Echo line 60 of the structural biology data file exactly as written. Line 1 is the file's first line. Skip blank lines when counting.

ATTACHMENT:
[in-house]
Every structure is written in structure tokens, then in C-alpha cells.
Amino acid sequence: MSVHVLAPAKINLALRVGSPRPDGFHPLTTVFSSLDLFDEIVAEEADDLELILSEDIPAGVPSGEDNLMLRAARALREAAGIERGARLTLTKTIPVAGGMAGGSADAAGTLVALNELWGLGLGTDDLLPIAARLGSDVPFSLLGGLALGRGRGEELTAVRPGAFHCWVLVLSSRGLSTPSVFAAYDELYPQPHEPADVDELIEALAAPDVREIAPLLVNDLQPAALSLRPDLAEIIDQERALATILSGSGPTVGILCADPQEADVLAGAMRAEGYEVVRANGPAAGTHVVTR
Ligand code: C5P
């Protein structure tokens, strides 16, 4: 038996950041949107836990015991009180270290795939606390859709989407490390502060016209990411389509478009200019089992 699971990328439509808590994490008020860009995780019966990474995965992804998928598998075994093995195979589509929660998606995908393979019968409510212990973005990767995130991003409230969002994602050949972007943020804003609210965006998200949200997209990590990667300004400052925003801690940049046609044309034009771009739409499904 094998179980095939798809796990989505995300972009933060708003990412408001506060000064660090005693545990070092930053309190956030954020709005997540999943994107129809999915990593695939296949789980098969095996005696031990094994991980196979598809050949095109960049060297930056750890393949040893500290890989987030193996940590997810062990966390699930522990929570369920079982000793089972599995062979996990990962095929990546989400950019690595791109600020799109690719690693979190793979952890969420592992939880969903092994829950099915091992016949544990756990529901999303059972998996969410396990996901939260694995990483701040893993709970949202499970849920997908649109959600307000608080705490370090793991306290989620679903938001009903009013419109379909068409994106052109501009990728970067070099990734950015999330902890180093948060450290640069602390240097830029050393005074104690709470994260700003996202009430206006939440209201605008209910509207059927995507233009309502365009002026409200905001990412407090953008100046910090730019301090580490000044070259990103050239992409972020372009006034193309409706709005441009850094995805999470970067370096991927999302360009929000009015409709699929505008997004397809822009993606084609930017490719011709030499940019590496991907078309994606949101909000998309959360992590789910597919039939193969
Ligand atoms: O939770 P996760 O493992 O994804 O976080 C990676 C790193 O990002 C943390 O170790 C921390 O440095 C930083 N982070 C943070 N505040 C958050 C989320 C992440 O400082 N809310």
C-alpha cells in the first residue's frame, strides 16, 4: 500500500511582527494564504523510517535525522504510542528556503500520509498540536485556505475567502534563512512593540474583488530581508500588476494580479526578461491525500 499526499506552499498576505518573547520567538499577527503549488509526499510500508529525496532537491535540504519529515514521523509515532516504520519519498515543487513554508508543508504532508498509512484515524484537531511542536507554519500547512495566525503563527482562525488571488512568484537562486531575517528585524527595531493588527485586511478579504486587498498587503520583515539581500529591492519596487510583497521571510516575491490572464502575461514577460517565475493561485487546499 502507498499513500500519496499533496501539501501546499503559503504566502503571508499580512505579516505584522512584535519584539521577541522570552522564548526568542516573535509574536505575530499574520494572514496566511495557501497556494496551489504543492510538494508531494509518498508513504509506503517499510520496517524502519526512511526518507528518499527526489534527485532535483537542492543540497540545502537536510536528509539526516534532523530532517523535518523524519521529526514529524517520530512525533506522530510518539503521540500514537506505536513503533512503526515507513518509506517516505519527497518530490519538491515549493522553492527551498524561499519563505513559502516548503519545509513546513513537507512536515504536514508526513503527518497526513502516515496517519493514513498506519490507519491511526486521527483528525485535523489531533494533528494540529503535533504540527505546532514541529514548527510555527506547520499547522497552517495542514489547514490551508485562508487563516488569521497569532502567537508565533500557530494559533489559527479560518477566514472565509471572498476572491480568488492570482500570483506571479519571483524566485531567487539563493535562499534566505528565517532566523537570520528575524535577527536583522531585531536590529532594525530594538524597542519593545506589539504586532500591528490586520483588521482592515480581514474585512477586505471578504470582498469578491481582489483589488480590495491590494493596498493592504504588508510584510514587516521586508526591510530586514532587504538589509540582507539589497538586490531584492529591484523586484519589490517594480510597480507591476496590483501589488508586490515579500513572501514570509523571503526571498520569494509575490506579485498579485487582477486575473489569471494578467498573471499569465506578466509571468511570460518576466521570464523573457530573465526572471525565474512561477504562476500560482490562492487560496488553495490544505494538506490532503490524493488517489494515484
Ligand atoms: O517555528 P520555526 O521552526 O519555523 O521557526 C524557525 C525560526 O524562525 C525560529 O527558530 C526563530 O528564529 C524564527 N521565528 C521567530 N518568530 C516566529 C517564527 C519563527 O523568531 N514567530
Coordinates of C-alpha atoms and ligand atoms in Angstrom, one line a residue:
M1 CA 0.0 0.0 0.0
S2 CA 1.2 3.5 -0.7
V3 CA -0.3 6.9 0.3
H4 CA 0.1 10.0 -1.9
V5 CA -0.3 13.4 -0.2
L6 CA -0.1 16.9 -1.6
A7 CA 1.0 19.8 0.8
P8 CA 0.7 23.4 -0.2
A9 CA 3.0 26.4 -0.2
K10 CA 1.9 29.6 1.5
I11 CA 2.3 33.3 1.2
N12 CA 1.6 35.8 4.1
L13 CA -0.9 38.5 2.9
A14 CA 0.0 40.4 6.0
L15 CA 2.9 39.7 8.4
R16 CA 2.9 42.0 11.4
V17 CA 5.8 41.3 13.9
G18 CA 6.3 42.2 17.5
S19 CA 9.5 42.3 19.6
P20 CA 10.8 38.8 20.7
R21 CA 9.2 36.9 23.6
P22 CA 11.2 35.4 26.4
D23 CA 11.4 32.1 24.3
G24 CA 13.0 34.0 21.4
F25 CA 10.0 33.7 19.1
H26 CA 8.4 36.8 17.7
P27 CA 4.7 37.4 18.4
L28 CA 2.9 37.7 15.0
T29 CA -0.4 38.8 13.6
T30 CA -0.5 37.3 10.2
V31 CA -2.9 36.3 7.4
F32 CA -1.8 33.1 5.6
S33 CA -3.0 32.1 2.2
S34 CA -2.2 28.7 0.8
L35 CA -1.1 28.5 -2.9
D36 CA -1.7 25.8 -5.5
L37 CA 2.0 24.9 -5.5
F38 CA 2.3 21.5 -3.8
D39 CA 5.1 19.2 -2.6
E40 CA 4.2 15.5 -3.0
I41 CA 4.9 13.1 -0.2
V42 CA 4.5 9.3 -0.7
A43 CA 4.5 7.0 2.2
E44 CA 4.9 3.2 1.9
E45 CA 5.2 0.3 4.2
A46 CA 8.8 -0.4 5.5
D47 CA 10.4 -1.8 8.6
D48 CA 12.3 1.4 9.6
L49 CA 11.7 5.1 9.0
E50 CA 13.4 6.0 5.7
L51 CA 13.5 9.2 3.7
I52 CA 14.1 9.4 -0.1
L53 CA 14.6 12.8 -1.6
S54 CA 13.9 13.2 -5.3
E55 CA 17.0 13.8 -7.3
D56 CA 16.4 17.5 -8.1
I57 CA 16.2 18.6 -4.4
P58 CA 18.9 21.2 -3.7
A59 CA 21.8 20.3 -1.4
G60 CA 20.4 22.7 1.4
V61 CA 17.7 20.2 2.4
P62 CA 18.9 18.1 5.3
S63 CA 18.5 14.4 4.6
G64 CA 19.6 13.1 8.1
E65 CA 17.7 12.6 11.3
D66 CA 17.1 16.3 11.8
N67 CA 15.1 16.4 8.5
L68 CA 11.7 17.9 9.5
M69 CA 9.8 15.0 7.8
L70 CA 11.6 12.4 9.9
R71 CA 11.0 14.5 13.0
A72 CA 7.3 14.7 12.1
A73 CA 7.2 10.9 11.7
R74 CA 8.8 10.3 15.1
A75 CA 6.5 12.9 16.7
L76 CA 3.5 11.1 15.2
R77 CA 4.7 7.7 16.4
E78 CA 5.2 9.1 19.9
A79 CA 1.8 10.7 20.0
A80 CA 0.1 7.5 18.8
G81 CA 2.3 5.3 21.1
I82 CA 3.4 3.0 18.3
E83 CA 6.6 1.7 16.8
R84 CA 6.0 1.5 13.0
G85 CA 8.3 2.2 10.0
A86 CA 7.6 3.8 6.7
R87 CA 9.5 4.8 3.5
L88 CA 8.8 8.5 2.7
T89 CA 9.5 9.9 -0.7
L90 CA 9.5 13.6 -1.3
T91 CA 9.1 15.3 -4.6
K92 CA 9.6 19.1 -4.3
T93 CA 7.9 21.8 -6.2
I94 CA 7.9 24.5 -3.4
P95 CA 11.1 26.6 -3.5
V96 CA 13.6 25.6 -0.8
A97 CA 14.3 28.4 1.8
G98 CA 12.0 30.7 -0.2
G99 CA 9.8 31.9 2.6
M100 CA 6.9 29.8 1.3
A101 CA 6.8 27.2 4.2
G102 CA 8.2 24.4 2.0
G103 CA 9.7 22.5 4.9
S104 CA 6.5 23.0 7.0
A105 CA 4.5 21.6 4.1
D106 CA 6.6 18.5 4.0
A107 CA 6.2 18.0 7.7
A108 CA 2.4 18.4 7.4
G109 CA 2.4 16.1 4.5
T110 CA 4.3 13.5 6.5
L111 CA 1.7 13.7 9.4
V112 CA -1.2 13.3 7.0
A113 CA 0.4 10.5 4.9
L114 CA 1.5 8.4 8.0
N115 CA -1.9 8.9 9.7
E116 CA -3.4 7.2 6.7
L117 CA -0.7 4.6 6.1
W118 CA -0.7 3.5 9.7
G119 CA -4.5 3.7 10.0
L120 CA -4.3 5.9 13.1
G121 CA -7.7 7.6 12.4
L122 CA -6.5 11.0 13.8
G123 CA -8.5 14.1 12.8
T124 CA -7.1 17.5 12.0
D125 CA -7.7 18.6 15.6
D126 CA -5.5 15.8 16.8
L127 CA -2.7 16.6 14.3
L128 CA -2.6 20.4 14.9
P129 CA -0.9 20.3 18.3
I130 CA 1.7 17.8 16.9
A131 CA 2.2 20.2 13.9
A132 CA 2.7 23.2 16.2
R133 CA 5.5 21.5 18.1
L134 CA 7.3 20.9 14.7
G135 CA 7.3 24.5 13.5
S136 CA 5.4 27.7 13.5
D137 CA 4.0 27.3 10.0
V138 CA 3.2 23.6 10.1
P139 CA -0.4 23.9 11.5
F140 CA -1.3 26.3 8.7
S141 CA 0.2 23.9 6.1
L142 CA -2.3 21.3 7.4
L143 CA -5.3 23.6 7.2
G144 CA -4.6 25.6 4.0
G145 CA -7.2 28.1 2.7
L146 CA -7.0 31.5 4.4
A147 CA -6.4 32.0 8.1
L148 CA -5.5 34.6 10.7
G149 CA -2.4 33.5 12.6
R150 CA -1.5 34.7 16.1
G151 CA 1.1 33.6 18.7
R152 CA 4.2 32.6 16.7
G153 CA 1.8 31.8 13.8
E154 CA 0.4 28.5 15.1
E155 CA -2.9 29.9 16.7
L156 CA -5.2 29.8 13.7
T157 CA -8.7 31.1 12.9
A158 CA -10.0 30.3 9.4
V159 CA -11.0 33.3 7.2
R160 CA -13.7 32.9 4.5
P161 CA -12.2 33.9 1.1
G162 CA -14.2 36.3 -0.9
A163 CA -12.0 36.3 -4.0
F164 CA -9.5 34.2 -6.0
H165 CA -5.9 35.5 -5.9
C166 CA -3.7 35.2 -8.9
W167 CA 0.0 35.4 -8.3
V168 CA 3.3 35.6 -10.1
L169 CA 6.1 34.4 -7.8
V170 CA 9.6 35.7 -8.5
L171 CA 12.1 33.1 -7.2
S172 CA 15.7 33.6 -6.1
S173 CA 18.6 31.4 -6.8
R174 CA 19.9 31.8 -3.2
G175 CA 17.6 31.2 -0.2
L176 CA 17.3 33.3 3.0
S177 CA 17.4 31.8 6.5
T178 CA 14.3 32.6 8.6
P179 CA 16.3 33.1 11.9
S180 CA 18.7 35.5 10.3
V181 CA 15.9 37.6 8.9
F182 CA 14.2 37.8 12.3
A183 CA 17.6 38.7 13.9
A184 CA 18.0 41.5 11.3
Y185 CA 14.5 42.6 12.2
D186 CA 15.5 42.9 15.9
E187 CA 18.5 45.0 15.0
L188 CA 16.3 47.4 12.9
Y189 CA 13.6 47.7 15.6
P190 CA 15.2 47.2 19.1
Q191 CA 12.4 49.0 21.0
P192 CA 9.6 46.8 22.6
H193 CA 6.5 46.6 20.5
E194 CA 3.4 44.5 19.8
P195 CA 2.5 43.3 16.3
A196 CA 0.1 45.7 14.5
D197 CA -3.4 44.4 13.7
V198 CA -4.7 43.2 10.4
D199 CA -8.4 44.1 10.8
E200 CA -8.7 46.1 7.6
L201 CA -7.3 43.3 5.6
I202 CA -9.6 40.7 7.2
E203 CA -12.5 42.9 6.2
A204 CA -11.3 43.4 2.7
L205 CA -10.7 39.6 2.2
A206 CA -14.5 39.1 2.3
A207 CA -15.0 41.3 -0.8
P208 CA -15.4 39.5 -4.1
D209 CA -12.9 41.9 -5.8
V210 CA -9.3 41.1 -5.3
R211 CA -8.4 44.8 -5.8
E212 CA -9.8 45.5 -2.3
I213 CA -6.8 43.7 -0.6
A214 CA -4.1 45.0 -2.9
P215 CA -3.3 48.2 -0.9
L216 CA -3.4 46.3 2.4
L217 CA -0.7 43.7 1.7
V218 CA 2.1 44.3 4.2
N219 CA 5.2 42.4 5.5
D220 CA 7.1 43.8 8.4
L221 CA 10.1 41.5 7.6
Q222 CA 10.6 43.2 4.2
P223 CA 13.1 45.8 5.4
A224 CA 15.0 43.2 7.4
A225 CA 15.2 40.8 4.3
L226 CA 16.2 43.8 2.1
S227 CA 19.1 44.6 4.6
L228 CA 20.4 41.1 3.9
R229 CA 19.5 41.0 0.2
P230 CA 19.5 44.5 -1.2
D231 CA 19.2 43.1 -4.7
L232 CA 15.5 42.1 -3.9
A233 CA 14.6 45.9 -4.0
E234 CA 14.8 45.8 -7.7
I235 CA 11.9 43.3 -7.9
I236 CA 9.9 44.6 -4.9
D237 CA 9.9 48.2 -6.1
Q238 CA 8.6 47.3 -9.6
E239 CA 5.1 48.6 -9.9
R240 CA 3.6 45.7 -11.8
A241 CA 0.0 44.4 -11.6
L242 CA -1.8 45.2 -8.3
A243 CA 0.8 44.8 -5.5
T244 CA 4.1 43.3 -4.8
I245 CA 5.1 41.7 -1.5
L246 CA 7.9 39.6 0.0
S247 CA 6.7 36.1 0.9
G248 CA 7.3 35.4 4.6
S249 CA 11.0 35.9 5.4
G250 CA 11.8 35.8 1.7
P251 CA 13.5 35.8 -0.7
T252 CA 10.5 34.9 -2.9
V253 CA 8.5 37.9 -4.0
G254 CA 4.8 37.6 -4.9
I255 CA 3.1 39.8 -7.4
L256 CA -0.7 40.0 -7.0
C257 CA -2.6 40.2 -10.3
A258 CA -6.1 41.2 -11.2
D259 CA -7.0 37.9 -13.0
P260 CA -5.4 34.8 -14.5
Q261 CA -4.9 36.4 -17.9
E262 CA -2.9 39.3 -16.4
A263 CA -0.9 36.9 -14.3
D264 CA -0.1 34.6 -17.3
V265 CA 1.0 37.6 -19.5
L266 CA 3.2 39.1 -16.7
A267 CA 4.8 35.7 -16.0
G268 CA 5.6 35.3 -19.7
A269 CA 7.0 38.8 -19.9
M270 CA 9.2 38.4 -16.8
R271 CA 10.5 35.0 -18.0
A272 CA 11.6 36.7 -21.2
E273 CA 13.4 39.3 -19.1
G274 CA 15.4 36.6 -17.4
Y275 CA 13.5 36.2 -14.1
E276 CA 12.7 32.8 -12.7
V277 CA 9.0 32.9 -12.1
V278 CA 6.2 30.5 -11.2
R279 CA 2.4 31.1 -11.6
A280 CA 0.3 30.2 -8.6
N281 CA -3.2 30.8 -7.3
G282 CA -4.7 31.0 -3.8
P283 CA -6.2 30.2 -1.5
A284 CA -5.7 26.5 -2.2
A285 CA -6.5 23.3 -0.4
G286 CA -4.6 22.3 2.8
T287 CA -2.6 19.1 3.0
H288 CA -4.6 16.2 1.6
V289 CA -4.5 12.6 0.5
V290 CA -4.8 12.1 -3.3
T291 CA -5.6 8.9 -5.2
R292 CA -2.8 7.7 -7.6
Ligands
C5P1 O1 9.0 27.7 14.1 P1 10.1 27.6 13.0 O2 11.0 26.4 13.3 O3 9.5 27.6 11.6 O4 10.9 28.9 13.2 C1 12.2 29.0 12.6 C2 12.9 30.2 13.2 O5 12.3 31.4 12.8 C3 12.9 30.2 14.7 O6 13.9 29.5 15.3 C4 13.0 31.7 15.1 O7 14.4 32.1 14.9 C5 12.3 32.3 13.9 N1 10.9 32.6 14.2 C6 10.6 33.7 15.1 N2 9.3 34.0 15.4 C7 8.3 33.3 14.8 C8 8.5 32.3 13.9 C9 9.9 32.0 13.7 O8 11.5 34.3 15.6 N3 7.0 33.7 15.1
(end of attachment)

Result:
L51 CA 13.5 9.2 3.7